Commissioner, Department of Fish and Game (DFG)
MassWildlife has just published the 2010 Massachusetts Fish and Wildlife Guide to Hunting, Fishing, and Trapping.
The guide is chock full of information about permits, licenses and outdoor and wildlife education programs. For budding anglers and hunters, the guide provides information about courses on gun safety, rules for trapping, freshwater fishing, and outdoor ethics.
Are you eager to get out on the 10,000 miles of rivers and streams or 2,800 lakes and ponds for freshwater fishing? The fishing section of the guide provides valuable information for anglers, about bait regulations, catch and release areas and this year’s free fishing weekend scheduled for June 5 and 6. The hunting section provides information about hunting regulations, Massachusetts gun laws, wildlife management zones and check stations. The photo is of me hunting turkey in Athol a couple of years ago.
For K through 12 students, the guide provides information about Project Wild, an environmental education program focused on the study of ecosystems. Features include articles about black bear research, public access to fishing holes, land conservation, and information about how to help stop the spread of invasive aquatic plants and animals.
The 38-page, color publication includes double the content from last year and also comes in a pocket-sized version. The best part is MassWildlife was able to produce this expanded guide at no additional cost to you by pairing with an outside publisher and selling advertising in the printed guide.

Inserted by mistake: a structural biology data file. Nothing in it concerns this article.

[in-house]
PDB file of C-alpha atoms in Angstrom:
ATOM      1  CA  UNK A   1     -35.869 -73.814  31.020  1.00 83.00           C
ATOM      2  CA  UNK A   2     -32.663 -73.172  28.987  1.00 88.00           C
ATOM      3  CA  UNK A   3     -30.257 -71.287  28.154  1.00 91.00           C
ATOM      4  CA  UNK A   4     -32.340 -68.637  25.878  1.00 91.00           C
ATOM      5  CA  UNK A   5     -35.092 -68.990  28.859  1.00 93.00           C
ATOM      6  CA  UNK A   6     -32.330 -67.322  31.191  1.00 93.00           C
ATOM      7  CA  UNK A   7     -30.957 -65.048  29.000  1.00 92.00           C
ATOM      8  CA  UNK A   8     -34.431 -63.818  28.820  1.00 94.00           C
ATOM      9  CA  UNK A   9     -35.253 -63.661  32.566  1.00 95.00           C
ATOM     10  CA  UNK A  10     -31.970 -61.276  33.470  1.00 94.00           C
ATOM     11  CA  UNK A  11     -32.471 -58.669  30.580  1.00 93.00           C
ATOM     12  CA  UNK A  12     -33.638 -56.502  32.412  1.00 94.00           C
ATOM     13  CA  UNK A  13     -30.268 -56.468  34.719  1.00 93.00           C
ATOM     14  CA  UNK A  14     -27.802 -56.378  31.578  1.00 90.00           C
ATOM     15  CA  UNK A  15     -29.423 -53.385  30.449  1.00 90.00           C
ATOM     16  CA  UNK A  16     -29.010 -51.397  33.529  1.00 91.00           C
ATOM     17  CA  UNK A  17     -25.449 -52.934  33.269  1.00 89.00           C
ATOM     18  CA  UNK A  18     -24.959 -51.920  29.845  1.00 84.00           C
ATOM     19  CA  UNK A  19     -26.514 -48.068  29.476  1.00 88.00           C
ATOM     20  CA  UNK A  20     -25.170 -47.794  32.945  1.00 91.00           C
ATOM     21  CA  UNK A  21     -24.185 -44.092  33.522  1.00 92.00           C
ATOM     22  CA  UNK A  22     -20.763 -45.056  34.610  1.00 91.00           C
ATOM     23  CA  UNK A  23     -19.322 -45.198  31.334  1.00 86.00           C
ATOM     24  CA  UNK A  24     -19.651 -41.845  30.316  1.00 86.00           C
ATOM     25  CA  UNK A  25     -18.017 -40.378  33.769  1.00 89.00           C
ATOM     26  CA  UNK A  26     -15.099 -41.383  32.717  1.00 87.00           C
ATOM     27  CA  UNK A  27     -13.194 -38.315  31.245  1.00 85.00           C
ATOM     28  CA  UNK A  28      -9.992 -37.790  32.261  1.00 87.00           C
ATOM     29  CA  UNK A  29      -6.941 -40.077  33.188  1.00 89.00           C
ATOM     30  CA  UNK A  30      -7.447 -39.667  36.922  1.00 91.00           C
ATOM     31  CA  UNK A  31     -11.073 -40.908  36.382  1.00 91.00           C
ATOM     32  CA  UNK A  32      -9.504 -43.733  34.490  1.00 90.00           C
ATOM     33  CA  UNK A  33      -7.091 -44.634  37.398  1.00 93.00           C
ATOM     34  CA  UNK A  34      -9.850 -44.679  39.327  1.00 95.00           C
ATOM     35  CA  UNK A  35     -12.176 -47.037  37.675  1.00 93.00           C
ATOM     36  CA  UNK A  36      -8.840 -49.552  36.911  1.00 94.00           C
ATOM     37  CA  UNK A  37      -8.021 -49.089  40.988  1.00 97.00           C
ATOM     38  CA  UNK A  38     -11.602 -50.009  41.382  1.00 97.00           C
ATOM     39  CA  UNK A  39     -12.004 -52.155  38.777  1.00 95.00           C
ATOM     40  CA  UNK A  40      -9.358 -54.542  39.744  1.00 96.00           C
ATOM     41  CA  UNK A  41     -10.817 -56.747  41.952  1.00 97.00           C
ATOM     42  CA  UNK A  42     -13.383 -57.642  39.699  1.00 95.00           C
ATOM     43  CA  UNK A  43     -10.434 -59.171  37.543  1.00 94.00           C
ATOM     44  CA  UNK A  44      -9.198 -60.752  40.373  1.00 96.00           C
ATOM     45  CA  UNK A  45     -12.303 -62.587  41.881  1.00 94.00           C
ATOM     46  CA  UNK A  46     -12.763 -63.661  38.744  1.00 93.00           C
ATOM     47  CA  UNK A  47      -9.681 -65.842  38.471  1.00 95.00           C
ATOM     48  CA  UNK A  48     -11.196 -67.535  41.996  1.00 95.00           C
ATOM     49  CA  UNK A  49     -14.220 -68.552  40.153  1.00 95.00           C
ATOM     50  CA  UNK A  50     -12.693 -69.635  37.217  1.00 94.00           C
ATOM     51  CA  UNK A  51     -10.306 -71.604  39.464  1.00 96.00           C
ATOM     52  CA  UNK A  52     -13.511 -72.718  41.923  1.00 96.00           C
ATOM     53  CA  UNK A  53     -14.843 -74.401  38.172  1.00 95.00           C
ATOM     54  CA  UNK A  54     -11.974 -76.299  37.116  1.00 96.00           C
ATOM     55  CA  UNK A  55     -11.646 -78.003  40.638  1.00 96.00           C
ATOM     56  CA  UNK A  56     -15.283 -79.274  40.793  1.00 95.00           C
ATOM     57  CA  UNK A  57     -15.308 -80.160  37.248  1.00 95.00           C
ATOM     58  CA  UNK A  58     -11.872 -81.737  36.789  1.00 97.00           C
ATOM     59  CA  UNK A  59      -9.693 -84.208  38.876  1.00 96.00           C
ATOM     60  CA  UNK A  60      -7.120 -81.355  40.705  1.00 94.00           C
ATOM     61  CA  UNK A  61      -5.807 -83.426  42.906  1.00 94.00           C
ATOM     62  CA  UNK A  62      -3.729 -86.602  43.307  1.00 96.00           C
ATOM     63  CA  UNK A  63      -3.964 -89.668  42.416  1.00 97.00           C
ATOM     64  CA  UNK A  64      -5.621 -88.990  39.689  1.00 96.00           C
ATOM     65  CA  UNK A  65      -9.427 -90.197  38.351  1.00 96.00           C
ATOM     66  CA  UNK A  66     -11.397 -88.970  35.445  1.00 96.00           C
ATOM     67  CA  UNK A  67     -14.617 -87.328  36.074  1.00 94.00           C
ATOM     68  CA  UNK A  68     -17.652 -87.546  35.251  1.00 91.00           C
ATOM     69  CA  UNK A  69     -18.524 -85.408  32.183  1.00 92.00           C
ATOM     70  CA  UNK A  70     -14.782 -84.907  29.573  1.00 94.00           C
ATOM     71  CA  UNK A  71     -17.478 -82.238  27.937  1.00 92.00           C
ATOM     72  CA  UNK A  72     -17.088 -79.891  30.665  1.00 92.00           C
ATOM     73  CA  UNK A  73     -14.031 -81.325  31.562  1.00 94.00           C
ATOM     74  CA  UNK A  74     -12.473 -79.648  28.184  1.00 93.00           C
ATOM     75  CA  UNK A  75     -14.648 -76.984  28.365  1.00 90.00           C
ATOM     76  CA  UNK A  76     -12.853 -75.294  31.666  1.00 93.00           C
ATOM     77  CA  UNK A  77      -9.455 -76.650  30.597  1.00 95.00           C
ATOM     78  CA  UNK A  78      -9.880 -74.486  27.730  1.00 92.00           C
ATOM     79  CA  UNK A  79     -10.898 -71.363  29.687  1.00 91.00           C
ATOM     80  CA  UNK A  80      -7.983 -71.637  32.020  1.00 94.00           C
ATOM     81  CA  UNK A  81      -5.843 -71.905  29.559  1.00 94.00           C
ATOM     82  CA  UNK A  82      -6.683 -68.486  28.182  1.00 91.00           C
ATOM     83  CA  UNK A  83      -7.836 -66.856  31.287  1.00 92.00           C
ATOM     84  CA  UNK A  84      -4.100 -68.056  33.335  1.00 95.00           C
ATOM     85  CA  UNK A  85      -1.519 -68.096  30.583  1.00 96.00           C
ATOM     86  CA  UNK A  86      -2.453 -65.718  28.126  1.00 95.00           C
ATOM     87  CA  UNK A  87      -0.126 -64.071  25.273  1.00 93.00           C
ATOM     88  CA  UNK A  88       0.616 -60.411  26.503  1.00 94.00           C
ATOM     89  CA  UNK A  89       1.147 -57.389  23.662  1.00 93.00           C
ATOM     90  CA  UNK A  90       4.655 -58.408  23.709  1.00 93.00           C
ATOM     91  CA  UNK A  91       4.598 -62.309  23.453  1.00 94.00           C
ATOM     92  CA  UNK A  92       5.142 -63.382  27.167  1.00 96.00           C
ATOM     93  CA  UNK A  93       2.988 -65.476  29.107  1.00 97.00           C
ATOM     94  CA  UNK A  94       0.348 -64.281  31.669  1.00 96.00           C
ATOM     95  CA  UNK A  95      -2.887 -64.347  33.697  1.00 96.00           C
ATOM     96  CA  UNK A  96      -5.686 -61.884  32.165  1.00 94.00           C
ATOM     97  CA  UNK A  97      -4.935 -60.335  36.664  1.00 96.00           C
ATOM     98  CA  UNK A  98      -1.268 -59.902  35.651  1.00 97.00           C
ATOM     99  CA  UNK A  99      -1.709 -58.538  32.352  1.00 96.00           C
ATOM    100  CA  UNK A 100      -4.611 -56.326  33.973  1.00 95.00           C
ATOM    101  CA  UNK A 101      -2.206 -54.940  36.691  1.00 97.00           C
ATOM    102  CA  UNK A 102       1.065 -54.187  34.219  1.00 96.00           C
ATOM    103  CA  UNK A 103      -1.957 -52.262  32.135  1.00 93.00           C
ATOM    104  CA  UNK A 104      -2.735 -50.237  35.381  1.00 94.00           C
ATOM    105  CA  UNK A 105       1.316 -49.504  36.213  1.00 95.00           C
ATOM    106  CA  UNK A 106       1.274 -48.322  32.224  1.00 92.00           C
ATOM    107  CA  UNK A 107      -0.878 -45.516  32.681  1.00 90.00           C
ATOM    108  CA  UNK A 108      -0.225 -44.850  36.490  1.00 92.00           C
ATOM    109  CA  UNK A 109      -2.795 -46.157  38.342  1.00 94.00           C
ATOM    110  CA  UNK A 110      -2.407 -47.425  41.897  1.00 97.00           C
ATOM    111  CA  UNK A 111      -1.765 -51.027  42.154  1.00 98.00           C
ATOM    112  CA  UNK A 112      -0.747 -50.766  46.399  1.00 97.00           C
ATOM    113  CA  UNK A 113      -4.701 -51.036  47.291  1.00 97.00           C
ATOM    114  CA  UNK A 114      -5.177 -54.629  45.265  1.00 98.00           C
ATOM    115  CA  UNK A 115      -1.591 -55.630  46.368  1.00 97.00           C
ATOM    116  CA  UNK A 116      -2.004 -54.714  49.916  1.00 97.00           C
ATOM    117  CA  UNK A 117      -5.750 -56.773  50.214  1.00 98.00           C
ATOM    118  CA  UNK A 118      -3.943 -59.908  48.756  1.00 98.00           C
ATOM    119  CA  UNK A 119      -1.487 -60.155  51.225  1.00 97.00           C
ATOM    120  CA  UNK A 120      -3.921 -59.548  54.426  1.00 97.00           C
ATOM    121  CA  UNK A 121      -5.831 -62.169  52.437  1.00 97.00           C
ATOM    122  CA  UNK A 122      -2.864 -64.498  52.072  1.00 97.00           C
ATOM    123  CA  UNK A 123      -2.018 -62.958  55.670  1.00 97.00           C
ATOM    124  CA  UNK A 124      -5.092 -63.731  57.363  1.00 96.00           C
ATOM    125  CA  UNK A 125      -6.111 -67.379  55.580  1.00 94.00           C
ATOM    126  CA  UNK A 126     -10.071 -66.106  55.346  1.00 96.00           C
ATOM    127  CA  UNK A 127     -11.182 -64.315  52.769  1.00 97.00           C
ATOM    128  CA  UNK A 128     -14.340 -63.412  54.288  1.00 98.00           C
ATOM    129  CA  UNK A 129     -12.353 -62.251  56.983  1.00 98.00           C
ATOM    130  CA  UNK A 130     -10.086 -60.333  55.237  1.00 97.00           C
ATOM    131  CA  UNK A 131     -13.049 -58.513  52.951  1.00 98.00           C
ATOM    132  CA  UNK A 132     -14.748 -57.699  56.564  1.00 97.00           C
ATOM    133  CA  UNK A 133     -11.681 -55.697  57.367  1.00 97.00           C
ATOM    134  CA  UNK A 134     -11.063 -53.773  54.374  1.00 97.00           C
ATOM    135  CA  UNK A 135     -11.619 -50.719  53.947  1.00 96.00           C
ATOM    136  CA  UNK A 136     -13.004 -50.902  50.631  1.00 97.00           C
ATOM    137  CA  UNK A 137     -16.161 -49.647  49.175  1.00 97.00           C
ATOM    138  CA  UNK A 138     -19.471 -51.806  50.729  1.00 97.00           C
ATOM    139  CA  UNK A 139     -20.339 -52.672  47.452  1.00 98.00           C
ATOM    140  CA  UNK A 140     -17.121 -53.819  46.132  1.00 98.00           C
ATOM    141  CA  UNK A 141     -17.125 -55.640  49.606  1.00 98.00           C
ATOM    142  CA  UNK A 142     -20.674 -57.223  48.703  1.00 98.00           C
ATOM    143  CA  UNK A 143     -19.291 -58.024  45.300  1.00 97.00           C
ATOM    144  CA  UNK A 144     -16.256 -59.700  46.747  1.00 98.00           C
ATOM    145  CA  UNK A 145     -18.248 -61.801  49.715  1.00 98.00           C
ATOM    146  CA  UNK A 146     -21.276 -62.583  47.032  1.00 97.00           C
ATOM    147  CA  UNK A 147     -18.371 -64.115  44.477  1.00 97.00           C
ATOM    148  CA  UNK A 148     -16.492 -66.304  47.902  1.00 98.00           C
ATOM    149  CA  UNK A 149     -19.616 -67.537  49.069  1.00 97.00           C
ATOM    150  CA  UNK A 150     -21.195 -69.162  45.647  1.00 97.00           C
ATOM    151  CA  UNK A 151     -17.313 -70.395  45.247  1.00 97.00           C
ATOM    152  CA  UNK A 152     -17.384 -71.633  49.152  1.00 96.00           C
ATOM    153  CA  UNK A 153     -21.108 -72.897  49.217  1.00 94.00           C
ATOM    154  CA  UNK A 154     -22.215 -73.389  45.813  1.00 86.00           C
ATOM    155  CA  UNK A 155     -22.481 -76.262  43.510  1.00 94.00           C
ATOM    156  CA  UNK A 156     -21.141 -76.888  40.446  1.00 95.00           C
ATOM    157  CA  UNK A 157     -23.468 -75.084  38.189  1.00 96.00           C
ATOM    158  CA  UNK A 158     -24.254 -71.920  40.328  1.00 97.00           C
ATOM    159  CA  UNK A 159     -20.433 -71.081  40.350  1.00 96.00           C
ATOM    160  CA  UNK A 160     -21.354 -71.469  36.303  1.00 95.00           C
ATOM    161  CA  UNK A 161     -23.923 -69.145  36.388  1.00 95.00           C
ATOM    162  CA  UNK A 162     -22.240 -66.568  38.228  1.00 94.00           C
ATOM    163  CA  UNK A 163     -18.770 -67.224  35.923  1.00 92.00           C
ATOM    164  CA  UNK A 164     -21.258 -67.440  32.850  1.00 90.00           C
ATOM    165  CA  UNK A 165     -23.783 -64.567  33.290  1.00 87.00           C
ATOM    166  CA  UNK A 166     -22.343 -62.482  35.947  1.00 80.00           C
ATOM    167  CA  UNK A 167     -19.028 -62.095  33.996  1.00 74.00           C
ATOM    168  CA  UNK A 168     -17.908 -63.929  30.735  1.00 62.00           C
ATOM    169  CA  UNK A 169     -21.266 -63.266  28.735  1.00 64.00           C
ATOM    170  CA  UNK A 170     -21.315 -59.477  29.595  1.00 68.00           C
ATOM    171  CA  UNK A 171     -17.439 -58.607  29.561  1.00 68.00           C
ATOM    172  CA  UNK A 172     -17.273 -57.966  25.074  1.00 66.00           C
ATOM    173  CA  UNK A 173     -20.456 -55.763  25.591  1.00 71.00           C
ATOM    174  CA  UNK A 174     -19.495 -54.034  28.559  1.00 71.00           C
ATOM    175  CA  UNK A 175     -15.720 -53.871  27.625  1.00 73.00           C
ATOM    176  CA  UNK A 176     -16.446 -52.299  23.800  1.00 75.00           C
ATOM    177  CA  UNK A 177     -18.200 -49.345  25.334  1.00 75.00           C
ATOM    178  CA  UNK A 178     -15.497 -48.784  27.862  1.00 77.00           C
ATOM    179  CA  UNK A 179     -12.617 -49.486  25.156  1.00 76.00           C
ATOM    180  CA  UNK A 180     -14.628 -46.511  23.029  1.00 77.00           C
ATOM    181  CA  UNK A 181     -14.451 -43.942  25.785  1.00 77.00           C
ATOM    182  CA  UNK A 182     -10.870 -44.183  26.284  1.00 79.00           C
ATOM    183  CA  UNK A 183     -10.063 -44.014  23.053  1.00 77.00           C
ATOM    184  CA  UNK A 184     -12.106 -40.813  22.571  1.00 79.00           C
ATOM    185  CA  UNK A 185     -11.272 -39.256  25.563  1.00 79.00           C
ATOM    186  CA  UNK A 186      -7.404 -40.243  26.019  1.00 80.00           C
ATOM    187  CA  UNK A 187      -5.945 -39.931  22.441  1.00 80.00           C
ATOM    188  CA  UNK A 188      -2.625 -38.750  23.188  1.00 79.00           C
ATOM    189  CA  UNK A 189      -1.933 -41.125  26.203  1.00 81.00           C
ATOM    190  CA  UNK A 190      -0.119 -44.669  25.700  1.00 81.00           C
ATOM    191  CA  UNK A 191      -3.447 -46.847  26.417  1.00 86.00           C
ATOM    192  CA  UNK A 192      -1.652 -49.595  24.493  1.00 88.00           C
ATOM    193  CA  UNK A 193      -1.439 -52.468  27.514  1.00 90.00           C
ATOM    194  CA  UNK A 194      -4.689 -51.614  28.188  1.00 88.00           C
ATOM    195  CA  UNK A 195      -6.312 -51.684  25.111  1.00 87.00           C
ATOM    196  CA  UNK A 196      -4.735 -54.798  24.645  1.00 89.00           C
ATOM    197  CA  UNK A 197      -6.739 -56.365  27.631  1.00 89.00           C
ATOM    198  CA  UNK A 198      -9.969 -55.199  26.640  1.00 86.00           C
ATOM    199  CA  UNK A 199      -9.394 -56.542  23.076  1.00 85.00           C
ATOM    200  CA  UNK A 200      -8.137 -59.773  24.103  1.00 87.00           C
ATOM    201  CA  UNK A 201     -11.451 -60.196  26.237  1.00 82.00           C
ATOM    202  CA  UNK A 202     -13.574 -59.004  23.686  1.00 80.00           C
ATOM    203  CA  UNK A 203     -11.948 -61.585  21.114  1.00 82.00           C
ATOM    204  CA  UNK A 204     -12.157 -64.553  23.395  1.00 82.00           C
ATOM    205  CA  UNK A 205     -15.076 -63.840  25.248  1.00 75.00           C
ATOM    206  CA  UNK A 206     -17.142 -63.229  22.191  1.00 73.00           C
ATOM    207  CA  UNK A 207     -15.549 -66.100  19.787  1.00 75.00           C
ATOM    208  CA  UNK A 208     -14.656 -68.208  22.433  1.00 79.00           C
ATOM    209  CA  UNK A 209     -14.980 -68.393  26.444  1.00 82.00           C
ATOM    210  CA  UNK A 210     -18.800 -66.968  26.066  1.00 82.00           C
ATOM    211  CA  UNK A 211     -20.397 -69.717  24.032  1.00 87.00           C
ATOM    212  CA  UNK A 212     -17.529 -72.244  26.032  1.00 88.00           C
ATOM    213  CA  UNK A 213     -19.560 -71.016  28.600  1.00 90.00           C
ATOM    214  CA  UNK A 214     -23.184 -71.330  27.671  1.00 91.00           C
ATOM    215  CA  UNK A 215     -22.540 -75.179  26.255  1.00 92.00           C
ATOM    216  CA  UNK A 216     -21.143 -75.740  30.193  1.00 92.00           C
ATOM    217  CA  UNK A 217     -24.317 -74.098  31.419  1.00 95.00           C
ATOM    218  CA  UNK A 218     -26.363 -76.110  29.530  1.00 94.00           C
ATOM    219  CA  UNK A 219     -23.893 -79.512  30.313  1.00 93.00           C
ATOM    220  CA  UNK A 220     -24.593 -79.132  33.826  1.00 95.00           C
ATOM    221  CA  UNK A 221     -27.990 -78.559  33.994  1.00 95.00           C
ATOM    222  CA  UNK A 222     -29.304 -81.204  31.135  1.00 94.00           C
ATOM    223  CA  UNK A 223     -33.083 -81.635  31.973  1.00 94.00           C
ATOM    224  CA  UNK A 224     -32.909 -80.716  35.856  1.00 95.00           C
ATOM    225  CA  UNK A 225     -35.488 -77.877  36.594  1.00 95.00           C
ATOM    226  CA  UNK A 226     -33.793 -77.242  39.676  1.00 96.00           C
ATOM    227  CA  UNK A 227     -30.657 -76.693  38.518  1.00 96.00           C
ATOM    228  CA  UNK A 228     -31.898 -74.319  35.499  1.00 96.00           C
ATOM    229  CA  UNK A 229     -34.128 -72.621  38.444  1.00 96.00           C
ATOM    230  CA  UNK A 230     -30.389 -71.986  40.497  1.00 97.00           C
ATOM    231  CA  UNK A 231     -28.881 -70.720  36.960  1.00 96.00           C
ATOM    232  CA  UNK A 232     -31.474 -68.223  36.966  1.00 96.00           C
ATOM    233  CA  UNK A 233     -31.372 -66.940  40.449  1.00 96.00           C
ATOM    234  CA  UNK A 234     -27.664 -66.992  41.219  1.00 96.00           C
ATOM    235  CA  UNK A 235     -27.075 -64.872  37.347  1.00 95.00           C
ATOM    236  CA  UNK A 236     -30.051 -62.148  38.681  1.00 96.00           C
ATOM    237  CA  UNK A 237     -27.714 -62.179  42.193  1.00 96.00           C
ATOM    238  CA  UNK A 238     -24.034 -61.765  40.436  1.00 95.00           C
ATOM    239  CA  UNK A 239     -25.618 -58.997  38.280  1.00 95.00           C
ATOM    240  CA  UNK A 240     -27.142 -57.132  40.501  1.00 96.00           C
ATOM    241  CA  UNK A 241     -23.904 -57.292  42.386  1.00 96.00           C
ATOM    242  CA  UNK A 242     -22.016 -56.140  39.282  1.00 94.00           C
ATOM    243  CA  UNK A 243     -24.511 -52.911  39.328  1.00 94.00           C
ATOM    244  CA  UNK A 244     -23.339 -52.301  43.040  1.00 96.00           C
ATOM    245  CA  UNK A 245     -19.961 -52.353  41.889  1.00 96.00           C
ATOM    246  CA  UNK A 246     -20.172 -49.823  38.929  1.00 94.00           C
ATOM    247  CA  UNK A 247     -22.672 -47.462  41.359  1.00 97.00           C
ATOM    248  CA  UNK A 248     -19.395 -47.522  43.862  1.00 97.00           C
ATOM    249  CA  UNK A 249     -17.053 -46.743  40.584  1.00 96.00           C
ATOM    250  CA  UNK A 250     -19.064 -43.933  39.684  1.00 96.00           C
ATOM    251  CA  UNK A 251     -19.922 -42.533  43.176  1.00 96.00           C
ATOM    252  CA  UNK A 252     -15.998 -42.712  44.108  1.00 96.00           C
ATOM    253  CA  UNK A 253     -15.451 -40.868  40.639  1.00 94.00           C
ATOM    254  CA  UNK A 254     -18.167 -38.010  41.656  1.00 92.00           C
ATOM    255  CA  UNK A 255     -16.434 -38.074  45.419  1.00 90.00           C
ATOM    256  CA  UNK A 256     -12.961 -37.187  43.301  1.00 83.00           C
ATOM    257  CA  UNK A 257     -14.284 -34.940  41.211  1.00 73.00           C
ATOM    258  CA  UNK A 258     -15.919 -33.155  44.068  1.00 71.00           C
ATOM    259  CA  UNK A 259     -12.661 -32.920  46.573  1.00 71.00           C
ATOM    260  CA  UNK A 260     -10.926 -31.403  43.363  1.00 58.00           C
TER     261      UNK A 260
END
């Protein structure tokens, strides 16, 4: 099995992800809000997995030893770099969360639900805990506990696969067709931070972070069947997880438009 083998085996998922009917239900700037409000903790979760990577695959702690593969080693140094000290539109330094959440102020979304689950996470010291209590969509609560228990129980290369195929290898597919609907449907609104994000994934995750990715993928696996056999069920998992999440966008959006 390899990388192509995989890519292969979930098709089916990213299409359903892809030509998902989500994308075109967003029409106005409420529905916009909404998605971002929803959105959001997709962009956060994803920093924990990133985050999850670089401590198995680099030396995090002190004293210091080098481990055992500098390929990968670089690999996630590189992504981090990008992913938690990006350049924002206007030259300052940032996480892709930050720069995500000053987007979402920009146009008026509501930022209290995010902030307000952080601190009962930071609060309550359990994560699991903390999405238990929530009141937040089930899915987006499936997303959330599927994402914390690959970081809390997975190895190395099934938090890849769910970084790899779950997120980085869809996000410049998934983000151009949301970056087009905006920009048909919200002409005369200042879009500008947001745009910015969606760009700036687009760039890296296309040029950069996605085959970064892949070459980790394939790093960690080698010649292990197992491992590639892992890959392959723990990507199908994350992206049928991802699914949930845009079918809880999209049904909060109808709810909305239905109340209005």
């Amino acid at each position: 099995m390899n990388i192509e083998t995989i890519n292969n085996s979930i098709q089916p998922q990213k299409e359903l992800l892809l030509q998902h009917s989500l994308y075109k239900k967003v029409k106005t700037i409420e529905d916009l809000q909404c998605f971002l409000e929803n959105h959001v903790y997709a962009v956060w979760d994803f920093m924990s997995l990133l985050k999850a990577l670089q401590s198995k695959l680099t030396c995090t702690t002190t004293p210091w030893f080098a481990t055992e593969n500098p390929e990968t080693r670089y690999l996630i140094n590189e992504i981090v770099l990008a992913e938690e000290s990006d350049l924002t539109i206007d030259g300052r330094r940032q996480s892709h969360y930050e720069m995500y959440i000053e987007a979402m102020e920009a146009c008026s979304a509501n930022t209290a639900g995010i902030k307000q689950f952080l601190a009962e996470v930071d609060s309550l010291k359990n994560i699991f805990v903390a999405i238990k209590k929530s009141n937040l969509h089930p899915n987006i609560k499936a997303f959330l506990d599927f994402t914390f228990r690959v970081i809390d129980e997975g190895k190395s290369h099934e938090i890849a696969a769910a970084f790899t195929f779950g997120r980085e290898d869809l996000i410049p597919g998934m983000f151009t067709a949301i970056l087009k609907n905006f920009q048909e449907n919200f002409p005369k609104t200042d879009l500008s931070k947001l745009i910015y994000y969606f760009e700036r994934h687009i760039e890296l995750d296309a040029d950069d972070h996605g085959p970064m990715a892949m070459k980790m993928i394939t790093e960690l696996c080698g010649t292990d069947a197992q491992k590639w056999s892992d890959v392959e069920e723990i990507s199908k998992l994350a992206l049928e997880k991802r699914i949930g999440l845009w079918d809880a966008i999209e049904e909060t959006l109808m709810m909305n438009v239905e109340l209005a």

Click here to view the online version of the guide or pick up a printed copy at your local MassWildlife offices, town halls, sporting goods stores, or bait and tackle shops that sell sporting, fishing and hunting licenses. Click here for a complete list of hunting and fishing guides.
The Fisheries and Wildlife Board, Director Wayne MacCallum and the staff at MassWildlife worked hard to make this guide informative and accessible. I hope you’ll use it to plan your next outdoor adventure.
The Turtles are Coming posted on Aug 29
With a migration pattern that stretches thousands of miles, it is no surprise that Massachusetts is home to four types of turtles during the summer, all of them protected by local and international law. And while you probably know that sea turtles often frequent the Massachusetts beaches, can you identify them?
2014 DAR Agricultural Calendar: August posted on Aug 25
Augusts’ Massachusetts Agriculture Calendar Photo Contest winner was Cara Peterson, who photographed a high tunnel greenhouse at Flats Mentor Farm in Lancaster.
Not From Around Here: Green Crabs posted on Aug 22
As part of its work to assess salt marsh health, staff from the Massachusetts Office of Coastal Zone Management (CZM) have frequently observed abundant green crabs, often burrowing in the banks of marsh creeks. This summer, CZM is examining the potential impacts of green crabs in salt marsh habitats, including the impact of burrowing activity.